If every Southern Baptist increased giving to international missions by the price of a single cup of coffee over the next five years, the International Mission Board would see historic growth in the number of missionaries it could fund.
That’s the cost of the first of five strategic action statements of Vision 2025, which was approved by the Executive Committee in February and will be brought for messenger approval at the 2020 SBC Annual Meeting. The vision begins where Southern Baptists started 175 years ago, with a common purpose to send more missionaries to the nations.
Strategic Action #1 says, “Increase the total number of full-time, fully funded missionaries by a net gain of 500, giving the SBC 4,200 full-time, fully funded missionaries through the IMB.” The action item comes directly from the IMB’s overseas leadership. IMB President Paul Chitwood announced the goal at their Jan. 29-30 trustee meeting in Riverside, Calif.
“We live in the most populous century in the history of humanity where 155,252 lost people die every day,” Chitwood said. “By growing our mission force by 500, and many of those 500 being devoted to training churches overseas to send their own missionaries, we believe Southern Baptists will see an exponential impact from their Great Commission faithfulness.”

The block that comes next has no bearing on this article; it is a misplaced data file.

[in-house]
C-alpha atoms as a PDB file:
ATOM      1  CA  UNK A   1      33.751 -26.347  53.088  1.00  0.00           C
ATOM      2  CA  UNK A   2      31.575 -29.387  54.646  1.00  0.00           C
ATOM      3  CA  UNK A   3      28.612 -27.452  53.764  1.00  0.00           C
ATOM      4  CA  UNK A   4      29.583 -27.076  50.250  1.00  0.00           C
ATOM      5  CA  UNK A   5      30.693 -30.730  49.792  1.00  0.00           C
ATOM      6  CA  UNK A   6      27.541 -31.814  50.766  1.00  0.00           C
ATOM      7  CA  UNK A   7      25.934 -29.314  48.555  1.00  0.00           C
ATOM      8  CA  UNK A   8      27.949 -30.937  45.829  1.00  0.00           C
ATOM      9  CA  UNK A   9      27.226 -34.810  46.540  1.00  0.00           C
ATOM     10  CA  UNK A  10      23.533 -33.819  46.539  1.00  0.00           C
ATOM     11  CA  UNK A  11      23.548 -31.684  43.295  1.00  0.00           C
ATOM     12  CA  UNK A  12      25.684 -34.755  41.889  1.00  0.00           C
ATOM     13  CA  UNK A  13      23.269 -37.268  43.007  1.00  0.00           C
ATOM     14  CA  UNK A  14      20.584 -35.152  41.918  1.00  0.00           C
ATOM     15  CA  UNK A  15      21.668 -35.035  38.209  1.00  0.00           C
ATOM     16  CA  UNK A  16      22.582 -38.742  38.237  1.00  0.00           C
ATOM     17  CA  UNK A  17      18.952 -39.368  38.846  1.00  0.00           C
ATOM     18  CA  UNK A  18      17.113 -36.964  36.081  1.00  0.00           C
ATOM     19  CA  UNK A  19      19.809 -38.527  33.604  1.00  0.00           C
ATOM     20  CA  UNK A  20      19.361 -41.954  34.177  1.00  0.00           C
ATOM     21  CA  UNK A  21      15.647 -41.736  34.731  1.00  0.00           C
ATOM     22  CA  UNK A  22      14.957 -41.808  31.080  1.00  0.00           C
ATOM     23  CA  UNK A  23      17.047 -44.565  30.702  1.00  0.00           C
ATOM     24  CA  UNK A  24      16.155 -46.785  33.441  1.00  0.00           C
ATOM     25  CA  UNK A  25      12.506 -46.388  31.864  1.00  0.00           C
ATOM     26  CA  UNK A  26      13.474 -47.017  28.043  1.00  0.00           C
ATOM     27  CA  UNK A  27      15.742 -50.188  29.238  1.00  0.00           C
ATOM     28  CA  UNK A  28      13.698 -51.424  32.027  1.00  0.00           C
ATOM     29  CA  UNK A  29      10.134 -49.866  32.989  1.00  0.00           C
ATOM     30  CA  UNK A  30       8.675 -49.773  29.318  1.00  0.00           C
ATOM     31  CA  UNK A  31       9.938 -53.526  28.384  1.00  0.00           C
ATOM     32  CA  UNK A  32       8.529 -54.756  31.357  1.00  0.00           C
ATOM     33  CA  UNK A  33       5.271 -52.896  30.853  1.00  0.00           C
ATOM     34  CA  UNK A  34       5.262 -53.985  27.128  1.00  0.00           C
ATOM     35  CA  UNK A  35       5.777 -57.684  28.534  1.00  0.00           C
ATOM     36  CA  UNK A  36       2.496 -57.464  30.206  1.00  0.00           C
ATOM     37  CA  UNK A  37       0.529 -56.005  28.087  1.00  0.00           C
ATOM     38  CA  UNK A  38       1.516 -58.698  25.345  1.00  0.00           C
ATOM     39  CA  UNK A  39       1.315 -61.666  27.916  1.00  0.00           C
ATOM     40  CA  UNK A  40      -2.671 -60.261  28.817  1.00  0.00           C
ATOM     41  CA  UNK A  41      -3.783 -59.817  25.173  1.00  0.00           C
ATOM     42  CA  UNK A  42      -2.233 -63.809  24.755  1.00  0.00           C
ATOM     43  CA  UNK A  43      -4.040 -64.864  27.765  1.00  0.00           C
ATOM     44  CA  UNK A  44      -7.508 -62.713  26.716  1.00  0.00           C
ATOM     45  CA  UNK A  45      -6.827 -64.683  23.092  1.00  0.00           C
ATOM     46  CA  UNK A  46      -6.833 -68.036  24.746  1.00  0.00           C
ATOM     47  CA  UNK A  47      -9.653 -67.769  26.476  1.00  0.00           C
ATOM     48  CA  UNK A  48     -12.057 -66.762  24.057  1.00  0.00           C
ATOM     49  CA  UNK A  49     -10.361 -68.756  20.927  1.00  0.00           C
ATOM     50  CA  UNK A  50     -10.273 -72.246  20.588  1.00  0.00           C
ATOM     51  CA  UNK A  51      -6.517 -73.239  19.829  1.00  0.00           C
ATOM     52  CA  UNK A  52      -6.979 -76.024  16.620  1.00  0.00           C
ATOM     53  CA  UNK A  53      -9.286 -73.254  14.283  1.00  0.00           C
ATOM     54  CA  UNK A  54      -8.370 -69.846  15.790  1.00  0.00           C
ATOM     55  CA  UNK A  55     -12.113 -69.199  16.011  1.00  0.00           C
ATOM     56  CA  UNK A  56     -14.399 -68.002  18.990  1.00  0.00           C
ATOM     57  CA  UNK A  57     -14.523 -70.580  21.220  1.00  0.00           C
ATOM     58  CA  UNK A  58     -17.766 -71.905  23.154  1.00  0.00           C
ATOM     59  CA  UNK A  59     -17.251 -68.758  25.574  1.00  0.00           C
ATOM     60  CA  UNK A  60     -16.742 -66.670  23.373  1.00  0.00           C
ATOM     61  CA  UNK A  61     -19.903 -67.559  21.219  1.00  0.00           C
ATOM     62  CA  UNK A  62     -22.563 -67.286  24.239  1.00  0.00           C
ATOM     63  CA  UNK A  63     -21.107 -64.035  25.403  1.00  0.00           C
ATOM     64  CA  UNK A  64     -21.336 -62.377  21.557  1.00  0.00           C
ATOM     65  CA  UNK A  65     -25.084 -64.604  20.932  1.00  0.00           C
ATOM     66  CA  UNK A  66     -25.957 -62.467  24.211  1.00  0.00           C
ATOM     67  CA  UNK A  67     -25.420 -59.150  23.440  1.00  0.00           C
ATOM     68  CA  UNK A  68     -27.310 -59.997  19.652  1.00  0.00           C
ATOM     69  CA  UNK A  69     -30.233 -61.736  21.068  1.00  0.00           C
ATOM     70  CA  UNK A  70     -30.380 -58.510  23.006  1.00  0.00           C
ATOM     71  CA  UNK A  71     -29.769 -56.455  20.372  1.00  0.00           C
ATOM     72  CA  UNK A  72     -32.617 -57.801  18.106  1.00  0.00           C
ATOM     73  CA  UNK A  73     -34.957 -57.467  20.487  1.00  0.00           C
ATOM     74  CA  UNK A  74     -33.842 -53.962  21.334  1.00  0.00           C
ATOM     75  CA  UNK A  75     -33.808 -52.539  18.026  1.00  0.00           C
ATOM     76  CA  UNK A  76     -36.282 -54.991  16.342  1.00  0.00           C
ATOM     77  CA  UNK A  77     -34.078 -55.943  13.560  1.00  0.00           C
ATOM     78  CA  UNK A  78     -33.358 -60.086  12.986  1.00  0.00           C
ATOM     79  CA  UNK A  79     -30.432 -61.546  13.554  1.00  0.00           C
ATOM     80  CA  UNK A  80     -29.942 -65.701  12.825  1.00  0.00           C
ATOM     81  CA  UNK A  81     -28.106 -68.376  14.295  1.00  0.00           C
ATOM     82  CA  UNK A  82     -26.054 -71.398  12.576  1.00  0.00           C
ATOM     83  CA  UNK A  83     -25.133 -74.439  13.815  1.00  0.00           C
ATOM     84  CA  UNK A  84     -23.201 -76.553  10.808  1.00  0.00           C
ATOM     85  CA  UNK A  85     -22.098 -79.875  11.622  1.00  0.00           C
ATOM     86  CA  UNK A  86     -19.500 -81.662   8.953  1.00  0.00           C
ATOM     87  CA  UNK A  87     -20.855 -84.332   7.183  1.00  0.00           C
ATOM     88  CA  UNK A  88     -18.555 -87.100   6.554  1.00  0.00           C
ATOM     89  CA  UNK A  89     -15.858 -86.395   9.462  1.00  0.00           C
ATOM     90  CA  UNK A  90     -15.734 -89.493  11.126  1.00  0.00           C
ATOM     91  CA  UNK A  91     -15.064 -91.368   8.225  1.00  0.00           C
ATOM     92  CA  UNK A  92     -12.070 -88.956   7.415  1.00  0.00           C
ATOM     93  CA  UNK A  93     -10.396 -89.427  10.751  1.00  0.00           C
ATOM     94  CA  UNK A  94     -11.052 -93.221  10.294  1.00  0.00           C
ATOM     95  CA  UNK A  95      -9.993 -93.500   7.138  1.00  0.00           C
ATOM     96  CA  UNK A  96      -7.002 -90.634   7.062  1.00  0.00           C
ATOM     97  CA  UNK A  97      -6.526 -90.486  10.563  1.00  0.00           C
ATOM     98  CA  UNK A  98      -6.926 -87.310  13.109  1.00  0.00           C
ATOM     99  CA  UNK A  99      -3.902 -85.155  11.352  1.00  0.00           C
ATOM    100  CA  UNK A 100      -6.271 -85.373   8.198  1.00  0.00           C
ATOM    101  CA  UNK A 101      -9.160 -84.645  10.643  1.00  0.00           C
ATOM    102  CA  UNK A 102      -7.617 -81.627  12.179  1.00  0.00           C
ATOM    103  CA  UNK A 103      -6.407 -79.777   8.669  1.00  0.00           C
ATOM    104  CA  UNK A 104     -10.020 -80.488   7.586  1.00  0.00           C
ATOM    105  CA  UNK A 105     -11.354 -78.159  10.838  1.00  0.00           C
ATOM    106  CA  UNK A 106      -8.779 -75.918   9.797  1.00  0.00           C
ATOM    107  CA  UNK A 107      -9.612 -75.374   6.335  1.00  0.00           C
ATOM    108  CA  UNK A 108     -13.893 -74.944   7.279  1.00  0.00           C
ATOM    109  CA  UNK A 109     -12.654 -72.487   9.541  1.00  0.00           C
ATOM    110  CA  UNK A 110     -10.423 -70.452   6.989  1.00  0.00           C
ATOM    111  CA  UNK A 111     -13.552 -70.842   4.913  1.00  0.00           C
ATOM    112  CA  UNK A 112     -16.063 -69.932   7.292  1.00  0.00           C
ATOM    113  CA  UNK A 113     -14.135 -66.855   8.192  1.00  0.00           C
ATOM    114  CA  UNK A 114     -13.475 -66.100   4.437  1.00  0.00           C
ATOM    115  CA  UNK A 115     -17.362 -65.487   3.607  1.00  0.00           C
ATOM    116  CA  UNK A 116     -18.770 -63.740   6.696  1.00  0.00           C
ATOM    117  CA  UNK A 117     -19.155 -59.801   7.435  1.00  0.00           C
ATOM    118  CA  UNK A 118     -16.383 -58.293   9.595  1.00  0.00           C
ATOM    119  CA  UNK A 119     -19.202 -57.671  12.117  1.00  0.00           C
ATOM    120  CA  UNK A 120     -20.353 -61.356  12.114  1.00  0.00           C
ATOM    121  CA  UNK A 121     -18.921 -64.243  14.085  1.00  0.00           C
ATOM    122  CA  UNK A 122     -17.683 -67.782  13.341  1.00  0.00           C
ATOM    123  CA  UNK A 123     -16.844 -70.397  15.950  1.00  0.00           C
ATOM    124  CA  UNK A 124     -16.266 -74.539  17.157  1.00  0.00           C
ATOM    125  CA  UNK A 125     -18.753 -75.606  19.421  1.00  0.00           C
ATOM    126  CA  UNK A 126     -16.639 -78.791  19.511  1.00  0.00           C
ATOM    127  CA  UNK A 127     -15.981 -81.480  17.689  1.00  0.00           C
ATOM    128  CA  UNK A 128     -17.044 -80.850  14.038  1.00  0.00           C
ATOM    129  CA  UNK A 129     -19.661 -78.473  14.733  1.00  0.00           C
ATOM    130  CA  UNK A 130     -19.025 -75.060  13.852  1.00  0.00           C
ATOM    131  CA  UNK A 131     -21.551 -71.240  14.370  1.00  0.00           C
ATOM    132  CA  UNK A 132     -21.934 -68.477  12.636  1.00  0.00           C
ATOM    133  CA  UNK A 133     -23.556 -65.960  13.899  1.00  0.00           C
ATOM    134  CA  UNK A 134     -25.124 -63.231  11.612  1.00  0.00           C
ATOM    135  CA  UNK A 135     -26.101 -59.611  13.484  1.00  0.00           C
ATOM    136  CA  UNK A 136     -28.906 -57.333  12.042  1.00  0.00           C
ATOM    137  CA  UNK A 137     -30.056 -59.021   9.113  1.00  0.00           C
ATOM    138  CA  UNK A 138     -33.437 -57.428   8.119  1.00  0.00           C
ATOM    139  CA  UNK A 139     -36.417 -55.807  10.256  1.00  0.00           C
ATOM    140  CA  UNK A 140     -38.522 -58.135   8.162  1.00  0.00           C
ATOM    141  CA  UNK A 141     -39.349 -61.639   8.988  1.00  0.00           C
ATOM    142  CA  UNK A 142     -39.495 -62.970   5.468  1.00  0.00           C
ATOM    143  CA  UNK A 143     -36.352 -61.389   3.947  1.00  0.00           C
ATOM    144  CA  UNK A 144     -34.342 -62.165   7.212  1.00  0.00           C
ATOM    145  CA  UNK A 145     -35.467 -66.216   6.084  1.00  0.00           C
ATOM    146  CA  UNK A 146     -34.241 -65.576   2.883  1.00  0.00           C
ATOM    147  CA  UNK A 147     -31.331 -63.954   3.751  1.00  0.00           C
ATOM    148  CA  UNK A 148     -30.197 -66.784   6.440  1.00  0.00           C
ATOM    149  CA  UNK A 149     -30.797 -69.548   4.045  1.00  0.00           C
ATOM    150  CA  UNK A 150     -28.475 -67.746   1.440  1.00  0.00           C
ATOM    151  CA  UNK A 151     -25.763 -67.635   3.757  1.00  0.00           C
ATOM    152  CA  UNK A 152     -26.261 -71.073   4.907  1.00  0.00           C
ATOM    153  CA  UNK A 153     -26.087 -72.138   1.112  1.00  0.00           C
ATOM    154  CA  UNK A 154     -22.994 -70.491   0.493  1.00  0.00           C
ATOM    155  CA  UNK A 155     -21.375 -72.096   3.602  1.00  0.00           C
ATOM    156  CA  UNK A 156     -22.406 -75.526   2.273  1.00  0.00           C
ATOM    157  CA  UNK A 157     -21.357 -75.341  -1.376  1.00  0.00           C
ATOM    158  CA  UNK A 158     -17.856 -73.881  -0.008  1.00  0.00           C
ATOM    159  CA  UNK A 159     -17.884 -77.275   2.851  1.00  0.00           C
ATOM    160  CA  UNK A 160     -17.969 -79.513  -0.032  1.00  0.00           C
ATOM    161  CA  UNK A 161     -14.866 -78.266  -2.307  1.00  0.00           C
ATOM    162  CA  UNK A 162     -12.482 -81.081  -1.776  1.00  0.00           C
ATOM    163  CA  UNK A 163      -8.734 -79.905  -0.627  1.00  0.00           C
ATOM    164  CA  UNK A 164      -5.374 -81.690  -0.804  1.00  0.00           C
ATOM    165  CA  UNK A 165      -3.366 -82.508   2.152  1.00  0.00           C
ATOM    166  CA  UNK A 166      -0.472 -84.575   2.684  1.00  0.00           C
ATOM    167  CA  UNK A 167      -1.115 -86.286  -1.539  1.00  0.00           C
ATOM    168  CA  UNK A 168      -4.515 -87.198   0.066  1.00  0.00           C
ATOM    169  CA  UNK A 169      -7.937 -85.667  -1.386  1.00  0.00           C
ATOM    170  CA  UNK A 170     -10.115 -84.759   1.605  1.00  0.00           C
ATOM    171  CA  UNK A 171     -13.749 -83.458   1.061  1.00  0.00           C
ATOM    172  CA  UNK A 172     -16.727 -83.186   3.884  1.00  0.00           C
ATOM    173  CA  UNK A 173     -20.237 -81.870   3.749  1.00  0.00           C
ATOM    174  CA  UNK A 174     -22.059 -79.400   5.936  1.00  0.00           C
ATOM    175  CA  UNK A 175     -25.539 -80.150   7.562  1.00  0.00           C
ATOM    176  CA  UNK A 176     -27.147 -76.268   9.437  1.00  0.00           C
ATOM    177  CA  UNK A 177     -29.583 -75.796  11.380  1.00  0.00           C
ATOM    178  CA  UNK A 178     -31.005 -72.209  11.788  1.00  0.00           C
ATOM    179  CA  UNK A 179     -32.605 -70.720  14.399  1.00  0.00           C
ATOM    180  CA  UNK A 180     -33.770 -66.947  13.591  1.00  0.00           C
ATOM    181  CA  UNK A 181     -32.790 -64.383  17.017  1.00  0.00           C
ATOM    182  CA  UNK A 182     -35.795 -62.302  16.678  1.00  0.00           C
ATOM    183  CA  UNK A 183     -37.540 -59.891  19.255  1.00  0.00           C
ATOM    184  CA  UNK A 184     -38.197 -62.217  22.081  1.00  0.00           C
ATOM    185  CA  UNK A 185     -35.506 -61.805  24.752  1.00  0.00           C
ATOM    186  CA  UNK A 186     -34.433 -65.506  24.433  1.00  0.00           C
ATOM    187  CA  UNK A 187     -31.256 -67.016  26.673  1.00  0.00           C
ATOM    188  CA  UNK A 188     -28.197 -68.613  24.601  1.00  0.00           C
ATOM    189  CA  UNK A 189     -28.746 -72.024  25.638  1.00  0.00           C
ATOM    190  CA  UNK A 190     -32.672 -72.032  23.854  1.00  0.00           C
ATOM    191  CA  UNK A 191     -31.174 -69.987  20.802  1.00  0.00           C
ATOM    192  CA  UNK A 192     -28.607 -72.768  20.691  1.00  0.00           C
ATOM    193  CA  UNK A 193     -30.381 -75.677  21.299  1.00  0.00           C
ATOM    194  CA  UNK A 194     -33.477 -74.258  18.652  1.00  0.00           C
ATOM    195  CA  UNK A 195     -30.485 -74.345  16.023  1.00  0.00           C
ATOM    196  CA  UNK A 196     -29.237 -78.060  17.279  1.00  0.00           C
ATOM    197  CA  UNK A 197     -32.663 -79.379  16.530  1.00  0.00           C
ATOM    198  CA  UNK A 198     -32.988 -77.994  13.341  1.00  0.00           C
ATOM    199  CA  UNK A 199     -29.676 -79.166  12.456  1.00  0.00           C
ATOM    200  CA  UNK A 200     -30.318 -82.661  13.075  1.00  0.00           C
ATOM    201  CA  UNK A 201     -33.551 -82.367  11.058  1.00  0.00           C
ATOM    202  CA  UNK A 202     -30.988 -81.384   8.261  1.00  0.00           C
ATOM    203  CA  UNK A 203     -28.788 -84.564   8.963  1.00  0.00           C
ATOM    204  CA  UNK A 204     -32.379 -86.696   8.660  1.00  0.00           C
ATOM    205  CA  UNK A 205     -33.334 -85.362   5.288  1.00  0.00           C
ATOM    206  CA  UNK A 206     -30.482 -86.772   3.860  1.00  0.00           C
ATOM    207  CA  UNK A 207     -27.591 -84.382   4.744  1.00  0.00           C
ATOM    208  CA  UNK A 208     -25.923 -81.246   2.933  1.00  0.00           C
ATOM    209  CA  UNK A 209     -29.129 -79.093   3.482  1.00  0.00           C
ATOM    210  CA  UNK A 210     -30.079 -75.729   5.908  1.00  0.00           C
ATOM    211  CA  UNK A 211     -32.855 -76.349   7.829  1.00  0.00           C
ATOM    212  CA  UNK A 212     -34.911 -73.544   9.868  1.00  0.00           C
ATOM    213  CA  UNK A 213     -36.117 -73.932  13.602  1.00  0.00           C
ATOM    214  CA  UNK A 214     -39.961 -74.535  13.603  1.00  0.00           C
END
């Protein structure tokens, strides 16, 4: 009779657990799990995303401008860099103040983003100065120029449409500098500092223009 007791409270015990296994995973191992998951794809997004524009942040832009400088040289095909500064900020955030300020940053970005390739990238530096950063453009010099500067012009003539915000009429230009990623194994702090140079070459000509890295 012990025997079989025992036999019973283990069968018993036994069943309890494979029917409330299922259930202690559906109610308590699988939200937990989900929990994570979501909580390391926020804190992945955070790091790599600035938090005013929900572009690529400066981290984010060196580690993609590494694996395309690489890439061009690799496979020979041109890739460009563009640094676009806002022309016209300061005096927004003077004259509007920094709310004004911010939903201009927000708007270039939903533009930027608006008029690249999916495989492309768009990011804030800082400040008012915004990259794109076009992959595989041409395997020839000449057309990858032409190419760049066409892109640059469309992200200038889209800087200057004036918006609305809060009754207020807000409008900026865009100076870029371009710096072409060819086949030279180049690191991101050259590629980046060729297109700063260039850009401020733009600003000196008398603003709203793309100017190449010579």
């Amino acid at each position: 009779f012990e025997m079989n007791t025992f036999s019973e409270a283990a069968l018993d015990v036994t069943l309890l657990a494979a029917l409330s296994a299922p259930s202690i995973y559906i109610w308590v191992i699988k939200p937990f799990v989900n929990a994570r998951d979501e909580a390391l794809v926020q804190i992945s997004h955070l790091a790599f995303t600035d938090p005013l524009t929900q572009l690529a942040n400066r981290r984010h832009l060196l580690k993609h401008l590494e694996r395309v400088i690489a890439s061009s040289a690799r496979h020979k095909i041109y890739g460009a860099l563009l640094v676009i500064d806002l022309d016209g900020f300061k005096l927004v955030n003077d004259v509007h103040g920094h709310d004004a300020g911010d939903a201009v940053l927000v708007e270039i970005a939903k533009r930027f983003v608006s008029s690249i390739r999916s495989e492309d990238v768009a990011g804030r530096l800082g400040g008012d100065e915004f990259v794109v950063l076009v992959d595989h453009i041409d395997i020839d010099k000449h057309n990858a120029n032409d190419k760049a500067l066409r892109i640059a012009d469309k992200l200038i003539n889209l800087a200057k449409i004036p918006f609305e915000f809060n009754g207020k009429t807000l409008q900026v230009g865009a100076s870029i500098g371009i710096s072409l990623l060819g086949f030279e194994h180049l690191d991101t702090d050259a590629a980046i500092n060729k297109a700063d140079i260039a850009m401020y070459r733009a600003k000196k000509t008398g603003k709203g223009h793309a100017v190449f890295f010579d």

IMB leaders didn’t choose the number 500 randomly. Last March the IMB’s affinity group leaders gathered to develop plans to accelerate the spread of the Gospel worldwide. During that week, Chitwood asked the leaders: “What is the minimum number of new field missionary personnel needed to have maximum impact in accelerating the spread of the Gospel?”
The question came at a critical time for one of the largest missions organizations in the world. In 2008, the IMB had a record number of 5,624 overseas missionaries, according to that year’s SBC Annual. As of January 2020, just 12 years later, that number had dropped to 3,673, a loss of nearly 2,000 appointed missionaries. While the number of missionaries had plummeted in a little more than a decade, lostness has climbed.
“The question was asked in the context that we did not have unlimited financial resources,” said Charles Clark, the IMB’s vice president for mobilization. “Each of the affinity leadership teams met to pray and consider the question, and the comprehensive sum they arrived at was 500 new personnel. While 500 additional field missionaries is a minimum number, it does represent the need to increase CP [Cooperative Program] and Lottie Moon [Christmas Offering] giving by Southern Baptists of some $50-plus million over the next five years.”
Mobilizing 500 additional missionaries in a five-year period would mark one of the biggest periods of growth in personnel in the board’s 175-year history and would begin the effort to return Southern Baptists to earlier levels of missionary advancement.
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Source: Baptist Press